Girish Chandra Murmu.
A 1985 batch Gujarat cadre IAS bureaucrat, I still remember, during my interaction with him as the Times of India (TOI) man in Gandhinagar, his rather huge laughter (a loud “ha ha ha”) after he would frankly tell me what was going on in the government.
Now, the very same Murmu, 59, has been appointed the first Lieutenant-Governor of the Union Territory of Jammu and Kashmir.
It has been widely reported, not once, but several times over, the Murmu is said to have played in the chief minister’s office (CMO) during Narendra Modi’s tenure in Gujarat – that his name came up during investigations into the 2002 riots and Ishrat Jahan encounter; that he was "deputed” to tutor the witnesses who were to depose before Nanavati Commission in 2004, a charge levelled by RB Sreekumar, a 1971-cadre Gujarat cadre IPS officer.
But here I don’t want to talk about all this; nor is this about how Murmu – who looked after home affairs in Gujarat – continued to rise and rise after reaching Delhi when Modi became Prime Minister in 2014, though I was quite puzzled finding Murmu being appointed a Joint Secretary in the Department of Expenditure in 2015, following which he was made Special Secretary in the Department of Revenue and Secretary to the Department of Expenditure. Most of his top postings were in home, and never in finance in Gujarat.
Initially, when I first met Murmu, I found he would feel somewhat neglected. Many of his colleagues – both junior and senior – would joke about him as and when I would interact with them. I didn’t know what the reason was, but perhaps this had something to do with his humble background – he is a tribal from Odisha.
In fact, looking back, I feel, he was more a victim of dominant sections in IAS. Many of them are known to look down upon their colleagues, who belong to Scheduled Castes (SC) and Scheduled Tribes (ST).
Seeking upward social mobility, I also found, there has been a tendency among some SC and ST IAS officials to hide their background. Some of them, for instance, never wanted to be addressed by their surname. One official, as collector in a North Gujarat district, even dropped his surname from his nameplate. He went further after he was posted in Sachivalaya, circulating a rather longish write-up in the Gujarat IAS email group explaining why he shouldn’t be called a Dalit.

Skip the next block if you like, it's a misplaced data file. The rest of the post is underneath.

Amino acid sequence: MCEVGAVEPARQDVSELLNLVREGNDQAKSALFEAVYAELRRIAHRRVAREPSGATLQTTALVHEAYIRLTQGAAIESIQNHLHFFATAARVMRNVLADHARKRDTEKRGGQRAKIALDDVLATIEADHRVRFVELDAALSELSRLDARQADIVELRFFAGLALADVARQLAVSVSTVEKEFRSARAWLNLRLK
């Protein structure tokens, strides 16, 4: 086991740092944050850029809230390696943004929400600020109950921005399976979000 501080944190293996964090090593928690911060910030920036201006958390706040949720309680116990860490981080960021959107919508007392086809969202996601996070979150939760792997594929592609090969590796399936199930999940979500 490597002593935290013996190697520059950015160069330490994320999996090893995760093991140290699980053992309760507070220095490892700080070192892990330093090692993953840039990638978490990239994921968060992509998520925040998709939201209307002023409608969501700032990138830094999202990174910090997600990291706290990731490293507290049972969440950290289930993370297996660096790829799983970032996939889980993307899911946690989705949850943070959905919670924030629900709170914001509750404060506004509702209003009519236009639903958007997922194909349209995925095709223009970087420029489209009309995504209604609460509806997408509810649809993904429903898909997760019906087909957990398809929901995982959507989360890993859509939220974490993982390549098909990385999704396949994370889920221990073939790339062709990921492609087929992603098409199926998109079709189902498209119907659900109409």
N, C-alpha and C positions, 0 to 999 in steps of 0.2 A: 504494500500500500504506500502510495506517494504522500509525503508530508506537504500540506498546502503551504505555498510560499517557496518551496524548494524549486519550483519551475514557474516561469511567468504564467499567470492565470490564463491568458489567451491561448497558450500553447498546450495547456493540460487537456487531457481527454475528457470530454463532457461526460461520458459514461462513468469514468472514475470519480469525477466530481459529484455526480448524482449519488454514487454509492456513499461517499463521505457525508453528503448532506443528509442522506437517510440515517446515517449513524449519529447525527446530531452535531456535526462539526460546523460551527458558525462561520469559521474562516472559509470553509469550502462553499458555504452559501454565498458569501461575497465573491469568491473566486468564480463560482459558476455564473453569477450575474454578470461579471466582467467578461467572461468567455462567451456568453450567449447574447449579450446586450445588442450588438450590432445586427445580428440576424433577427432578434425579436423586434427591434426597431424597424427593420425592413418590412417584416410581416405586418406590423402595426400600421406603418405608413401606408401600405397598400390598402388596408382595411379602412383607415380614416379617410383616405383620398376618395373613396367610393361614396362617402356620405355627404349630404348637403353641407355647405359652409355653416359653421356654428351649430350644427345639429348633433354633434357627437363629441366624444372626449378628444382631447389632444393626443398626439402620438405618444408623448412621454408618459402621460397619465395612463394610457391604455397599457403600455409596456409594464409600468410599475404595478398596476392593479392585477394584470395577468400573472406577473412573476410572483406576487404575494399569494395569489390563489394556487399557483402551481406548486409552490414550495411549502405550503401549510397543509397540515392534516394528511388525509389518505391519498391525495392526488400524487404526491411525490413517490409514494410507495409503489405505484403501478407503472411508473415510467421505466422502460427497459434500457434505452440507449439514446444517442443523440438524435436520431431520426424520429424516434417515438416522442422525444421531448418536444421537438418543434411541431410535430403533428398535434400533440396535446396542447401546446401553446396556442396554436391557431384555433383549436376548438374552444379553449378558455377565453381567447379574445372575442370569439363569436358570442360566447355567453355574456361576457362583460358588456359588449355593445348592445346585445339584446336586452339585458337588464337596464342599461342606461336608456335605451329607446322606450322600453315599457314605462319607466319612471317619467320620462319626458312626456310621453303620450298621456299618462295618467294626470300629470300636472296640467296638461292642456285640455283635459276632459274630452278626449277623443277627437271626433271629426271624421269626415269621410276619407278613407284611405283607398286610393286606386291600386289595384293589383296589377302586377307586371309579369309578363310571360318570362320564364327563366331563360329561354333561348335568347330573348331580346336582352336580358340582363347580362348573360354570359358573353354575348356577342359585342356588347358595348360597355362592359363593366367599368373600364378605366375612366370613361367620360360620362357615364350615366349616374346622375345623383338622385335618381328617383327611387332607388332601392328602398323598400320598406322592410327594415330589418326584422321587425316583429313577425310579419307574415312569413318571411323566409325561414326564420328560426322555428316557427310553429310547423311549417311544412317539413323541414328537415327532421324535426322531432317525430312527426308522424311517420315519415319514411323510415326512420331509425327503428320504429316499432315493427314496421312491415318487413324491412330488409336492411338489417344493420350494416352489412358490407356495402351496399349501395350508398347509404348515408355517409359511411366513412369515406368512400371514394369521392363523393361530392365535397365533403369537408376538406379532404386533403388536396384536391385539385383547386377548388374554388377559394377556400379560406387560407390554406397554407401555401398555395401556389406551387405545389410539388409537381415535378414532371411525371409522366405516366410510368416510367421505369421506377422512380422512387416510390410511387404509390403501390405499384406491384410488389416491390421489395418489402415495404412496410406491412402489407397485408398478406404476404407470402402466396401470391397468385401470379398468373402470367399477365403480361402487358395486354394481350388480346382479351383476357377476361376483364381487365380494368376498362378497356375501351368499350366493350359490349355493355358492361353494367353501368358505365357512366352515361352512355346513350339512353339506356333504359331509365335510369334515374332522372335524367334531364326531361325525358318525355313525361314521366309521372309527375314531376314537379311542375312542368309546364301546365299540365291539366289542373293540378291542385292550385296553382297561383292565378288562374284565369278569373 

Murmu, I feel, must be feeling a similar neglect, even as he may be seeking to climb up the social and bureaucratic ladder. Not without reason, a senior IAS official once quoted Murmu as wondering whether the “Brahminical-minded IAS officials” would ever allow him to rise in the bureaucratic ladder. “They wouldn’t allow me to go to Delhi in any case”, he said. Indeed, credit must go to Modi for spotting Murmu and allowing him to rise, albeit within his controversial framework as Gujarat chief minister.
Murmu showed his mettle despite the fact that many of his colleagues would remind me that he wouldn’t be much of a success. In 2001, the year Modi took over, Murmu was Relief Commissioner, a post considered not important among IAS officials. Thereafter he became commissioner, Mines and Minerals, where he held on till 2003. Then, for less than six months, Murmu became Managing Director, Gujarat Maritime Board, a relatively prestigious post.
This is the time Murmu left for a year-long foreign training. It is after his return in 2004 that Murmu’s real rise began, and has not stopped. As Joint Secretary, Murmu looked after law and order in the home department, which was directly handled by Modi, who was in charge of home in the Cabinet, while Amit Shah was minister of state for home. In 2004, UPA came to power, defeating NDA, and it is during this period that he began handling riots-related cases in the home department, a post where he continued till 2008, pushing him further closer to Modi.